13. Missing information
If something is missing on your return, the computer that scans it will kick it out for review. The last thing you want is to have an agent going over your return with a fine toothed comb so make certain all the required information is on your return or supporting documents you send the IRS.
14. Sole proprietorships
You can reduce your chances of an audit by incorporating your business or forming an LLC (try using the free incorporation services by Rocket Lawyer). By incorporating, you give your business a sense of legitimacy with the IRS and you may be able to avoid those audit flags.
15. Strangely low income
Ever wonder why you’re asked what your profession is on the bottom of your return? If you list income that is abnormally low for your profession, you’re likely to be flagged for an audit. Anesthesiologists usually make more than $25,000/yr and the IRS knows it.
16. Off the chart itemized deductions
Again, you’re expected to fit within a certain profile. If you make $50,000 but have $58,000 in itemized deductions, that isn’t normal! If those are legitimate deductions, by all means, take them, but know up front you may trigger and audit flag.
17. Losses on rental property
Especially now, with the housing market collapse and more people renting, claiming a loss on rental property may be abnormal. These losses are subject to whether you’re an active or passive landlord so get some tax advice from a professional if you do have losses on a rental property.
18. Loose lips sink ships
People WILL turn you in if they hear you bragging about sticking it to the IRS. That isn’t an audit flag, that an audit guarantee.
They can be as simple as a name change due to marriage or as complex as a carry back of net operating losses that took this year’s income down to zero. Either way, inconsistencies stand out and the IRS will take note.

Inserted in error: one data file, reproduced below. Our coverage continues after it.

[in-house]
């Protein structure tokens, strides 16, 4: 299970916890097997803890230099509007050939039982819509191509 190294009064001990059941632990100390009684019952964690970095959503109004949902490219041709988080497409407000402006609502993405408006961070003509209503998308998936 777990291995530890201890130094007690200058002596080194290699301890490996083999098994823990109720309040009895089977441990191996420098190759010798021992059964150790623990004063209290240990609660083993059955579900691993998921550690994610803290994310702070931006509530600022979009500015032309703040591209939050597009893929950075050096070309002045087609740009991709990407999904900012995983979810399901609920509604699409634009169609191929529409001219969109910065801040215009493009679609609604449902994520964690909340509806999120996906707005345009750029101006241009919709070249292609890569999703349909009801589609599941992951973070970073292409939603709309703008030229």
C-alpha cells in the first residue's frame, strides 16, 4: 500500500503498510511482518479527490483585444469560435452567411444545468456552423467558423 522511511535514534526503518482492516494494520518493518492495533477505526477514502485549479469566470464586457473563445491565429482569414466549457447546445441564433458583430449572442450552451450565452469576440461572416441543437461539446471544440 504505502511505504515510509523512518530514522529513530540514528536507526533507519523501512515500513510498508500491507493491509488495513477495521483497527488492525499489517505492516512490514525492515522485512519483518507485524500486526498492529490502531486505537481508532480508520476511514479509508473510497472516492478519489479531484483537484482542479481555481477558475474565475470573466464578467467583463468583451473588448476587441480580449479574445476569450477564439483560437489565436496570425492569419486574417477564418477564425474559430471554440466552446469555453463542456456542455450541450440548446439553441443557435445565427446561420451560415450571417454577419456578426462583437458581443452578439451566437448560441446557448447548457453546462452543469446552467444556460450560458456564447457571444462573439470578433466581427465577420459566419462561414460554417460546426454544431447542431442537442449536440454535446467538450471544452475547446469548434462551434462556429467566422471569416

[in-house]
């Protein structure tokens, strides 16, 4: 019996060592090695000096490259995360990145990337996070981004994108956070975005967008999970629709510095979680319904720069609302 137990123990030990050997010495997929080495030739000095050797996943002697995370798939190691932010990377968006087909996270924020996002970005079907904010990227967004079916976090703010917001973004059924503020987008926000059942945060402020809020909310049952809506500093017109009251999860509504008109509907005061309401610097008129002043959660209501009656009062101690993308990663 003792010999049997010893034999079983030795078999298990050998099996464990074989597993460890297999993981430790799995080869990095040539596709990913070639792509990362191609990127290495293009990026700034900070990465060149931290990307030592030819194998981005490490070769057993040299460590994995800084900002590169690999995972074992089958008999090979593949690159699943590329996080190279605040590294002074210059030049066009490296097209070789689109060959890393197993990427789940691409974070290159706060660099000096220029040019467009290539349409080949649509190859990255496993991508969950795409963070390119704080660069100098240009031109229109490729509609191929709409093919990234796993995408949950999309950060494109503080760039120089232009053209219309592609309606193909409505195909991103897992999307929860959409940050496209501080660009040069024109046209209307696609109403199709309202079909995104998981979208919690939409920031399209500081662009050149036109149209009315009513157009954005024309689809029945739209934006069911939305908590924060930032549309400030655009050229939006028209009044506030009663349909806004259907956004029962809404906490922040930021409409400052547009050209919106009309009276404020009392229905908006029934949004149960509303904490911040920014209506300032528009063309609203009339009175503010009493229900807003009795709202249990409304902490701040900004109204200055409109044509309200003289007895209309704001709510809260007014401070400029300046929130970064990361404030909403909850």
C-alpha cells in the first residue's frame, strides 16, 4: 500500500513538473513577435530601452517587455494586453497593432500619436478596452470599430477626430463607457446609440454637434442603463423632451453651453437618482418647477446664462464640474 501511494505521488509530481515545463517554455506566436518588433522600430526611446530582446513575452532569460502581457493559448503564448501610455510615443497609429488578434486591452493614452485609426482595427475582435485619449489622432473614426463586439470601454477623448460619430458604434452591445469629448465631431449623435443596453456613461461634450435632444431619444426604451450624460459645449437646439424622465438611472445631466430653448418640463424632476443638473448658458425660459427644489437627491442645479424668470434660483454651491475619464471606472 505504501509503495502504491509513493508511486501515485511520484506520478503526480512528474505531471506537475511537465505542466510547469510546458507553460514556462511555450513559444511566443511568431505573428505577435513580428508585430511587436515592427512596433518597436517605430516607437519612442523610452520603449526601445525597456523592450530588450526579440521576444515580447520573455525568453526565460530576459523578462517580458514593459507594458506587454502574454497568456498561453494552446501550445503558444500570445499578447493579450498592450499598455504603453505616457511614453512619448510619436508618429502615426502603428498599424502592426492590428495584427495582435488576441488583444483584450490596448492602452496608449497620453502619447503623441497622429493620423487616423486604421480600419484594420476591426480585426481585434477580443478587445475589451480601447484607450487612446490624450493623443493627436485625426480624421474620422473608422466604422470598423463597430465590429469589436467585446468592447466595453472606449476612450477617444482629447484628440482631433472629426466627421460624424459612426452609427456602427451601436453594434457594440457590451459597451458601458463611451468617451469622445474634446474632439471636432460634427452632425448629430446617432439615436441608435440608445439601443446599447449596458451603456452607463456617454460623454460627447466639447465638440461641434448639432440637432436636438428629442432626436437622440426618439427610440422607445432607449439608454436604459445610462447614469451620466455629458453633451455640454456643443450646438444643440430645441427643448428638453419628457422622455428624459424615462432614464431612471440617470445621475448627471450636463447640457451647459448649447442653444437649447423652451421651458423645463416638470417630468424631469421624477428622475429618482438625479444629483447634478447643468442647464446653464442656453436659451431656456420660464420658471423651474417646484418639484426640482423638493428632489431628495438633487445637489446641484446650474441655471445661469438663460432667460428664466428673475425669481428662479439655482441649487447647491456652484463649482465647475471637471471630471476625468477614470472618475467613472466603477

20. Large casualty losses
The guidelines surrounding a casualty loss claim on your tax return are very specific, so be sure your loss qualifies before claiming it. Keep good records, take photographs and video, and keep any newspaper clippings.
21. Too many dependents
You can only support just SO many people, so make certain you’re not claiming someone on YOUR return that i also being claimed on another.
22. Claiming the Earned Income Tax Credit (EITC)
The requirements for the EITC are complicated and many honest people make mistakes thinking they qualify when they don’t. Add in those who fraudulently try to increase the credit’s payout and you have an instant audit flag.
23. Claiming 100% business use of vehicle
Yeah, right. You NEVER use this vehicle for personal reasons? This is red meat for a tax auditor, especially if you have no other vehicle available for your own use.
24. Cash businesses
Own a restaurant, gas station, house painting business, flea market shop, or hair salons? You’re automatically flagged for suspicion because of the cash nature of your business.
25. Engaging in large currency transactions
IRS inspectors know that large currency transactions over $10,000 are a valuable source of audit leads for sniffing out unreported income. So if you make large cash purchases or deposits, be prepared for IRS scrutiny. Also, know that banks and other institutions are legally required to file reports on cash transactions over $10,000 or on ANY suspicious currently transaction (such as persons depositing $9,950 in cash one day and an additional $9,950 in cash two days later and another $9,950 the next day).
Tell the truth, fill out your tax return honestly. If you have a legitimate deduction that’s listed in this article as an audit flag and you have the supporting documents to prove it, go ahead and take it. If you have income or losses that are legitimate and you have the supporting documents to prove them, go ahead and report them. After all, tax filers should only worry about an audit if they are cheating on their taxes.
Photo by gemma.amor